IT WAS A TELLING MOMENT for our Men’s Athlete Of The Year. Following his World Record leap for the WC gold medal in Eugene, Mondo Duplantis fielded a question from a reporter who said that Greg Duplantis — Mondo’s dad and coach — had opined that his son had the potential to clear 6.30 or 6.40. In English measure that’s a mind-blowing 20-8 to 21-0 range. Did he agree with Dad?
The vault prodigy, a veteran at the still-tender age of 23, rolled his eyes in the universally recognized response to proud dads everywhere. But then he considered the question further, and referring to his new WR of 20-4½ (6.21), said, “I did not touch it. That gives you confidence that you can go higher.” Then he stowed that ambition away, centering himself by saying, “I’m going to enjoy this moment, enjoy what I did.”
The Cajun-born Swede takes our top honor for the first time (though in ’20, the truncated pandemic year with no AOY award, he was named MVP). This year the fan favorite put together a campaign that very nearly was perfect, highlighted by world titles indoors and out, 3 World Records, and 23 vaults above the once-daunting 6-meter (19-8¼) barrier.
That he is a huge fan favorite is due in part to his followers being able to see him in action so often. Like most vaulters, Duplantis competed frequently, showing his stuff in 19 finals in 12 countries on 3 continents. Only one other men’s No. 1 competed more often (discus thrower Kristjan Čeh at 21, though long jumper Miltiádis Tentóglou tied with Duplantis).
The year started auspiciously enough with an undefeated indoor campaign that culminated in a pair of WRs. The first came in Belgrade on March 7, when he topped 20-3¾ (6.19). Just 13 days later he won the World Indoor in the same arena, slipping over 20-4 (6.20).
“The sky’s the limit,” he said. “Another title, another World Record — it’s been a pretty good day. Going over 6.20m for the first time, it’s hard to explain. It’s something that you can only dream of.”
Outdoors the winning continued, with Diamond League victories in Doha, Eugene, Oslo and Stockholm. On his (European) home turf he prepped for the Worlds by clearing 20-2½ (6.16), the highest outdoor vault of his life.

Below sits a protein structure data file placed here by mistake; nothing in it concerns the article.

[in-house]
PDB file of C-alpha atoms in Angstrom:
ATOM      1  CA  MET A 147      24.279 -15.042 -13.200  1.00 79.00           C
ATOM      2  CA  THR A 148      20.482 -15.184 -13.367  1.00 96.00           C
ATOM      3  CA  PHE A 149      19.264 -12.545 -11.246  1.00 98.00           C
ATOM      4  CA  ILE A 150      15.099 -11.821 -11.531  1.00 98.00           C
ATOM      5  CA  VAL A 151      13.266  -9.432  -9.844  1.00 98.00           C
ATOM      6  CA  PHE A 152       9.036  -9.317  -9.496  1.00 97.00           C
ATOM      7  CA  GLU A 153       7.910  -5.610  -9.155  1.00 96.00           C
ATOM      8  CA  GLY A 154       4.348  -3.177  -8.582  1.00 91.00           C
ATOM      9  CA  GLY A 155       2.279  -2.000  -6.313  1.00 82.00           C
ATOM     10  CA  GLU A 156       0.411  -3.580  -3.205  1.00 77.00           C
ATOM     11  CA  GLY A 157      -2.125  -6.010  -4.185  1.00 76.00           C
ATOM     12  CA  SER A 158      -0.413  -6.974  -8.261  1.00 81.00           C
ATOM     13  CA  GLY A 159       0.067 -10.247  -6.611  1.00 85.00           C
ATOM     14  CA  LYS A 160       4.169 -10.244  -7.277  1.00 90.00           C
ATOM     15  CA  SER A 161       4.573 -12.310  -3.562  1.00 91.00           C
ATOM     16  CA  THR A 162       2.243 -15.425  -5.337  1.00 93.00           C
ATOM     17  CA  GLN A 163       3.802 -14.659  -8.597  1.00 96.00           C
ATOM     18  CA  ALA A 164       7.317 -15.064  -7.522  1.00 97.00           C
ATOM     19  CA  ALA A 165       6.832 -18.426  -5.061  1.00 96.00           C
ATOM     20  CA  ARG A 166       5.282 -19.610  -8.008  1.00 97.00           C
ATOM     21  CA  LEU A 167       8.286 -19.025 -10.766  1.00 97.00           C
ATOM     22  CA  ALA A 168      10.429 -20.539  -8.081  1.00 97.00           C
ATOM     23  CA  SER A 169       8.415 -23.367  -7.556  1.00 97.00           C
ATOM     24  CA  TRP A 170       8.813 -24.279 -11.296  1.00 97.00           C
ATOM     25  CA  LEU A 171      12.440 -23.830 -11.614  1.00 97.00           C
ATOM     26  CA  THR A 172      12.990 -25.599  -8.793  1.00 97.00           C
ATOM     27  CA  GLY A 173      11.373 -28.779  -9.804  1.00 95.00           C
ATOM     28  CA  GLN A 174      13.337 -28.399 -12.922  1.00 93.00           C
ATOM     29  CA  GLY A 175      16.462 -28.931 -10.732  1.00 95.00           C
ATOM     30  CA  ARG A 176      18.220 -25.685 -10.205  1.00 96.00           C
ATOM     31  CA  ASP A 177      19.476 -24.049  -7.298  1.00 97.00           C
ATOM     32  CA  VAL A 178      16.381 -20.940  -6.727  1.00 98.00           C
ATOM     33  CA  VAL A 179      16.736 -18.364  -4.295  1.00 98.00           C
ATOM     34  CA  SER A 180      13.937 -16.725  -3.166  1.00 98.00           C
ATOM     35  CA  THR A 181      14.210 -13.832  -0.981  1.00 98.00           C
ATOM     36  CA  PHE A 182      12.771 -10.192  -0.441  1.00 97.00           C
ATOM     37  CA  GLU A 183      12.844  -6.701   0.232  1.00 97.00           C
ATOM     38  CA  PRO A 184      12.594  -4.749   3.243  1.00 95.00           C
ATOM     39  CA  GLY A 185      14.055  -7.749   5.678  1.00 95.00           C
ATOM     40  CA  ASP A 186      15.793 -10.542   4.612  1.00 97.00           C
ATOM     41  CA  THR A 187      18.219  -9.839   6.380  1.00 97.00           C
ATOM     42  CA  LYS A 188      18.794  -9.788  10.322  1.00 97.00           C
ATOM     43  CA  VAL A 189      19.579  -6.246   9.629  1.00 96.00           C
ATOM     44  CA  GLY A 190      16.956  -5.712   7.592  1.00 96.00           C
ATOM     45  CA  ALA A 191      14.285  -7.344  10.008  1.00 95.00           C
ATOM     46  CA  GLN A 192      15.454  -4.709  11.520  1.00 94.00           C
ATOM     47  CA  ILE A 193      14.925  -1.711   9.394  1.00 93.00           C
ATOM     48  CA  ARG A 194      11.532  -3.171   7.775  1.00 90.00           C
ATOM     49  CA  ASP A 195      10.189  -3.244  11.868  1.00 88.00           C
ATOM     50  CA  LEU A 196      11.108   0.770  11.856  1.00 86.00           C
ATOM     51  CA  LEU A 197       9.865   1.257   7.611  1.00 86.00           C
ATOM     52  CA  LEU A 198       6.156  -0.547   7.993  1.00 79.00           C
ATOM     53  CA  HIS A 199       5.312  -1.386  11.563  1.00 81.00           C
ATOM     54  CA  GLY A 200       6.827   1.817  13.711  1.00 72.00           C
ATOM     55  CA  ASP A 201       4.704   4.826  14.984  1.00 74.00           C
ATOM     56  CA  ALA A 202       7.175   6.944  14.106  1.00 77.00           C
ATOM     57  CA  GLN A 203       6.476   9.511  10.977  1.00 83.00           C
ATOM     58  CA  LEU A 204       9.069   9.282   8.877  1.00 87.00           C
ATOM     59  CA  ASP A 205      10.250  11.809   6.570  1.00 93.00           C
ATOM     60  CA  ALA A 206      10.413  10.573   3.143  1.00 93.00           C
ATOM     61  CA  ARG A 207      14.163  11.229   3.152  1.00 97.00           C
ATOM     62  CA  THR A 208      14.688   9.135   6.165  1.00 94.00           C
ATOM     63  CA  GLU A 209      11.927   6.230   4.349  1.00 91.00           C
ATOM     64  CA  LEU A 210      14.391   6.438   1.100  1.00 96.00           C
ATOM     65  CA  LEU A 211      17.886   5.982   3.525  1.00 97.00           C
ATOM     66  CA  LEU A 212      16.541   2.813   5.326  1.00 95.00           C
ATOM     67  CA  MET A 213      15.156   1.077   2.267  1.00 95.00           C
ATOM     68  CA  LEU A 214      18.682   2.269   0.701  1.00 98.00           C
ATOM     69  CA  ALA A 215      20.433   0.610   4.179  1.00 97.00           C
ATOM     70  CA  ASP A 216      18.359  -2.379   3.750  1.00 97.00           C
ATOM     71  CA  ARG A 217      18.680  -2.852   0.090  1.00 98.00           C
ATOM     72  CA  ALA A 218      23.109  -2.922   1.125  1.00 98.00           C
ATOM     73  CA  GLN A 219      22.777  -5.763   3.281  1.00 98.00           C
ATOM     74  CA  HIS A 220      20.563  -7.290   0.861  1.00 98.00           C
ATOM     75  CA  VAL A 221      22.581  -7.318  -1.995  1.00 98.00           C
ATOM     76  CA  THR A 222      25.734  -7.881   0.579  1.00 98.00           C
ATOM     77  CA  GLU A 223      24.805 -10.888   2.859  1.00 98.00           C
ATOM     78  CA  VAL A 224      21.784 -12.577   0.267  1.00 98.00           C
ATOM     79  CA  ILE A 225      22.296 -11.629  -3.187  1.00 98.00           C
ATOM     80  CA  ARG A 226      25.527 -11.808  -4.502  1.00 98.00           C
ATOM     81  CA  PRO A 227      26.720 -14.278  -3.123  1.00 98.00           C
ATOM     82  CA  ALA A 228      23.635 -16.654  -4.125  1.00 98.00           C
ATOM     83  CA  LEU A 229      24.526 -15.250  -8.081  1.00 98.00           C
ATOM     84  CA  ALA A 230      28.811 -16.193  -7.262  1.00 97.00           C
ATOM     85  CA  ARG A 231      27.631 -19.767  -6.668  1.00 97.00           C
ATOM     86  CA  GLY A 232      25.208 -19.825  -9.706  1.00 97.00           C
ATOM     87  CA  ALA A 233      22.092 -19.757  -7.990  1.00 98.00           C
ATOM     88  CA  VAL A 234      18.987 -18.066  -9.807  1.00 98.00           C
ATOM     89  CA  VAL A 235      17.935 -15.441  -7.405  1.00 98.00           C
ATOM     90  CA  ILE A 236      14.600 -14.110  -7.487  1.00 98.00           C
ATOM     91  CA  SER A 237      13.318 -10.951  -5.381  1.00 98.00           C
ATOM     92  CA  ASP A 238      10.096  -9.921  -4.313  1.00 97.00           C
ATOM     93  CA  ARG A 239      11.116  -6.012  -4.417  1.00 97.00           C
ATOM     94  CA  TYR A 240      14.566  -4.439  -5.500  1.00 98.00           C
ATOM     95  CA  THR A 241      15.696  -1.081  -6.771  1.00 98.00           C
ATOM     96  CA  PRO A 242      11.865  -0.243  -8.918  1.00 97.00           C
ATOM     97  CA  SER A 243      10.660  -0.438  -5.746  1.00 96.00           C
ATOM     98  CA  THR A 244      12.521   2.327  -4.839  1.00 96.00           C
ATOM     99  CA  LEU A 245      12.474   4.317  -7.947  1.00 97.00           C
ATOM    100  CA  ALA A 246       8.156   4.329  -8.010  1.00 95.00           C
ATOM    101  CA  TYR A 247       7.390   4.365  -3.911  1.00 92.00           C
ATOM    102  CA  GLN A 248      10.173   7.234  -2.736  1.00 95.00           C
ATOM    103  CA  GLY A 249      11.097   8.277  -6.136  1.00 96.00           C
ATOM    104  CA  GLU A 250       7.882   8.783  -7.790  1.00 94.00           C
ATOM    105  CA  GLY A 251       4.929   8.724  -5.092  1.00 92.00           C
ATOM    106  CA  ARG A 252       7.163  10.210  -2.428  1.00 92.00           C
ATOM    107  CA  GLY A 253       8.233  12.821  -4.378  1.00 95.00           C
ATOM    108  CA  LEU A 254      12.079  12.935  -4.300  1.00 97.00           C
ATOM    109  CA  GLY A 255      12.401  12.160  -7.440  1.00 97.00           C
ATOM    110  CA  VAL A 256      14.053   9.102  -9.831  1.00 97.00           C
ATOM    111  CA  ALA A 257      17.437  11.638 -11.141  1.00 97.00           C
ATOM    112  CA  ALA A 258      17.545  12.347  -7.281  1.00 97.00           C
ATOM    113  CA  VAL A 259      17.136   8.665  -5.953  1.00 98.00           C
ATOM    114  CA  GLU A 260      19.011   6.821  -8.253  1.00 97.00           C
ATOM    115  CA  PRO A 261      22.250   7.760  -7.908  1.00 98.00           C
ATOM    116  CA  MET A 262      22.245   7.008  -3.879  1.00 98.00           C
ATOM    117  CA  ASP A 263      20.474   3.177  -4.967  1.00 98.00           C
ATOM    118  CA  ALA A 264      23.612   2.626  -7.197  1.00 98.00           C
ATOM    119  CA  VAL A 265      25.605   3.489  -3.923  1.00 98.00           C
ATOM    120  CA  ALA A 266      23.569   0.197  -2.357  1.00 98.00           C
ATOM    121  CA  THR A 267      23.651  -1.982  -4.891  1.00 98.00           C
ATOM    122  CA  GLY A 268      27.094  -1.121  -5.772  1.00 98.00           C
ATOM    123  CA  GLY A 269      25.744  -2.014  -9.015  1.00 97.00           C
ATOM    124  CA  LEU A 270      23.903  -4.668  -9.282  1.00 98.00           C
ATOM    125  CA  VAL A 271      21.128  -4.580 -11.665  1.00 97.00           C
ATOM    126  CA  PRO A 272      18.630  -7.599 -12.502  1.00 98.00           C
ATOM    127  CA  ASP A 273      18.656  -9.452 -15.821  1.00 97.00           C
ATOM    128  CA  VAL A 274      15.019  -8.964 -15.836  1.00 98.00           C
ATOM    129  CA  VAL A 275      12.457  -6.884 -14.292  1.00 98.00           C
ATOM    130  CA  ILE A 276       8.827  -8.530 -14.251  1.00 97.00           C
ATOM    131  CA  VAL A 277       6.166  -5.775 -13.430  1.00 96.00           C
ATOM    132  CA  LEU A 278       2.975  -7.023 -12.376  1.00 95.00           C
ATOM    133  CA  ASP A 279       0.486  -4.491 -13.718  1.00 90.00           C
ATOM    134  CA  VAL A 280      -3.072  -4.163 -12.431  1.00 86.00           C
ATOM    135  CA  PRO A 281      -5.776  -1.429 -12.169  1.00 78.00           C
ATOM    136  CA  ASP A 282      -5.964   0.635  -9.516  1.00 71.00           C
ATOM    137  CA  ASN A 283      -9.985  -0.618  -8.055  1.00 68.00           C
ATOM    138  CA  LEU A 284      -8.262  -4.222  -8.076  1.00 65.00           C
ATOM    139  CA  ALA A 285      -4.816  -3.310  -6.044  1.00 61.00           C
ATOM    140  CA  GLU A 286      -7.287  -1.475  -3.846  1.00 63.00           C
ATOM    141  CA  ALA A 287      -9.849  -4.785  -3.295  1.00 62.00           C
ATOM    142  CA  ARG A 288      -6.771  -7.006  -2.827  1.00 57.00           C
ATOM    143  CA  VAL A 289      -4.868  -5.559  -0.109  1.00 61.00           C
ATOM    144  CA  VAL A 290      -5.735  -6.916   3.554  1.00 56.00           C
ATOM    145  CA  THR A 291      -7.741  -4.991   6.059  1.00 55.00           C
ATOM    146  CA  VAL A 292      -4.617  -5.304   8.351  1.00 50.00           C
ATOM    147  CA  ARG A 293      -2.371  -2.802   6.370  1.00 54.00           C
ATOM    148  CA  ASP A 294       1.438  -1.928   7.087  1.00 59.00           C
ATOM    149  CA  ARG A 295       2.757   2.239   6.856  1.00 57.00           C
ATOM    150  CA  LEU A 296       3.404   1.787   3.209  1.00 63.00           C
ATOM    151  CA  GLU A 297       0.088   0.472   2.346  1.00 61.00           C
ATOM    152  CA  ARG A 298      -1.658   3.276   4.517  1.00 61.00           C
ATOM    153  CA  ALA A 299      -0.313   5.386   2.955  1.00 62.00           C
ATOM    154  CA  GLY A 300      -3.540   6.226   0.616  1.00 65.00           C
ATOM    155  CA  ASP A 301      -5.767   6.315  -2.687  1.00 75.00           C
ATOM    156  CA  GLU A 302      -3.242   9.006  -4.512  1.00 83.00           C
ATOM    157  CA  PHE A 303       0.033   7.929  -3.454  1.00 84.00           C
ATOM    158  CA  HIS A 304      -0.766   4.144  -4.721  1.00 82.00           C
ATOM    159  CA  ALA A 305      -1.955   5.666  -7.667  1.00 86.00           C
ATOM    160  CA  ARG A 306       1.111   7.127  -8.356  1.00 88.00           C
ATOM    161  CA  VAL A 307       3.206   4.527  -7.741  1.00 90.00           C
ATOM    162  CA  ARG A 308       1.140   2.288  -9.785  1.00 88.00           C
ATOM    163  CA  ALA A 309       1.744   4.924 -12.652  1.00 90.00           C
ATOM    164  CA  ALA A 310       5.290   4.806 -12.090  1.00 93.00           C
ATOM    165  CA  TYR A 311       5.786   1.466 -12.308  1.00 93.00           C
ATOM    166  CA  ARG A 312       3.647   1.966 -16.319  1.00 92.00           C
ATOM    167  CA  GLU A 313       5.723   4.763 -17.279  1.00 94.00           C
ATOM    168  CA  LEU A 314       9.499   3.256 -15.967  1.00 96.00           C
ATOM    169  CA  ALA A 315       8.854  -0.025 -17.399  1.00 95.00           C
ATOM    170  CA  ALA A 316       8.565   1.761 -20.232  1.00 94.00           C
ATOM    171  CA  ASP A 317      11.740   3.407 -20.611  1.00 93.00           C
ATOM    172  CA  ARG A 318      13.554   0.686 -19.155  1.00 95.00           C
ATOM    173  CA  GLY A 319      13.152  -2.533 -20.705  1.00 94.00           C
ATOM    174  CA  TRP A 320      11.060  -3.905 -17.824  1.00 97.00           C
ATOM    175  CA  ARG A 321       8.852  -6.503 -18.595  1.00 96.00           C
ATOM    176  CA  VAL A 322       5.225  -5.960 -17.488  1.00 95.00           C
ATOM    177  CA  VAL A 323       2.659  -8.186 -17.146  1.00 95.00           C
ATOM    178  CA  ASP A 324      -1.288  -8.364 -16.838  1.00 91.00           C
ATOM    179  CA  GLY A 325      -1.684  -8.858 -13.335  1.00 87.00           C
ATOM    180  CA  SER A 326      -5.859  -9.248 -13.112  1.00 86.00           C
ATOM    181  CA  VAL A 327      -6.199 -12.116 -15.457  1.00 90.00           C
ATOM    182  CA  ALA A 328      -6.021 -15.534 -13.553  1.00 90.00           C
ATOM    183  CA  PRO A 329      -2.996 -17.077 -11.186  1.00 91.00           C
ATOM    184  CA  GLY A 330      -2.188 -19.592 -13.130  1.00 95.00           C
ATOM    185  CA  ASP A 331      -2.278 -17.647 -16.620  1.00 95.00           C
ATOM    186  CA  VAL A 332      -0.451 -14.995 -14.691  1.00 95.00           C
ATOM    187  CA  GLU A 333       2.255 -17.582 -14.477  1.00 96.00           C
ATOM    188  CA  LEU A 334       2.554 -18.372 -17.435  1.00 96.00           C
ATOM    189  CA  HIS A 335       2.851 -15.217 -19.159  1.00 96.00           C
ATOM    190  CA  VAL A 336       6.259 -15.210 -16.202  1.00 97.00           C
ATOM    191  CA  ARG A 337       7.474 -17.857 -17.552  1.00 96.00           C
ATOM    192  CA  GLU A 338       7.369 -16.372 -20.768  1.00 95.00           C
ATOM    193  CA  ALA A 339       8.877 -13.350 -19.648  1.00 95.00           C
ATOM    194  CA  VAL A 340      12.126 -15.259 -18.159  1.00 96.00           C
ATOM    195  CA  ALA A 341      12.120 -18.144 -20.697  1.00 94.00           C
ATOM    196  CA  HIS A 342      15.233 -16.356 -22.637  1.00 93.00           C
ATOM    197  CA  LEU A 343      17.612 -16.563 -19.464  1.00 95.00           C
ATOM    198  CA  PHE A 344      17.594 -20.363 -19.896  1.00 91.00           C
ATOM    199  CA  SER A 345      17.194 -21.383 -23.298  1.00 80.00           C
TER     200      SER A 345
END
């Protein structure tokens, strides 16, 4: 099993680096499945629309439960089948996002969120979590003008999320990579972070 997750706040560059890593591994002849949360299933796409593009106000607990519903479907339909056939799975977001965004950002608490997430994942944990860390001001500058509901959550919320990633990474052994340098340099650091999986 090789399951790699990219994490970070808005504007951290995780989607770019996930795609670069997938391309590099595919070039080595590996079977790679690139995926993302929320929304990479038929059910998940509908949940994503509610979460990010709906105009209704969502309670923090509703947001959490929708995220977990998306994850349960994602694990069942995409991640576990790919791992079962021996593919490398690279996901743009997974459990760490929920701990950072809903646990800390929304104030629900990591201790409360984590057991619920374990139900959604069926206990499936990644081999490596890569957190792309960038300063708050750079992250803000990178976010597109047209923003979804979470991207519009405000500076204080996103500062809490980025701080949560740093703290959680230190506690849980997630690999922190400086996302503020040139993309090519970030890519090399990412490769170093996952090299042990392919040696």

More notably, it was the highest outdoor vault ever by any human, and back in the days when indoor and outdoor vault records were tallied separately, it would have been heralded as a new World Record, topping his own 20-2 (6.15) from ’20.
Then came Eugene, where his perfect jump provided a fairytale ending for the first outdoor World Championships to be held on U.S. soil. “It couldn’t have happened in a more perfect way, honestly,” he said. “It’s so many years and hours and everything that build up to these special moments. And… when it hits you, you just become really grateful for everything in the journey.”
His work not yet finished, the focus turned to the European Championships. On the way he won another DL in Chorzów with a 20-0 (6.10) bar-topper. Then in Munich, he cleared everything on his first try to win at 19-10½ (6.06), a centimeter higher than his height when he previously won the Euro title as a Louisiana high schooler in ’18.
Three more Diamond League paydays remained on his schedule, but with such a long season, the risk of a loss grew bigger after emotionally coming down from the championship meets. It happened at the Van Damme Memorial in Brussels, when Filipino vaulter EJ Obiena got the better of him. The loss took nothing away from his ’22 campaign:
“2022 was a really great year for me. I achieved a lot of things that I wanted to achieve, including the World Championship and the World Record. I’m very happy with my performance and I’m trying to keep moving forward.”
A vaulter unlike any the sport has ever seen, Duplantis continues a comfort with high altitudes that boggles his competitors. Not that he clears every bar he would like to. He explained, “When you start getting up to those higher heights, it’s just kind of a game of little centimeters and sometimes you can be not off by much, but, you know, it’s just too much for those kinds of heights.”
Still, nobody’s done it better. “I’m very grateful for the position I’m in right now, but I feel that there is still a lot more work ahead of me and that I can reach much higher goals,” he said. “I’m going to try to keep pushing the limits, pushing the barriers, and see how far I can go. I really believe that I still have more in the tank.
“My goal is to always go higher and for as long as possible. I don’t know how far we’ll go.”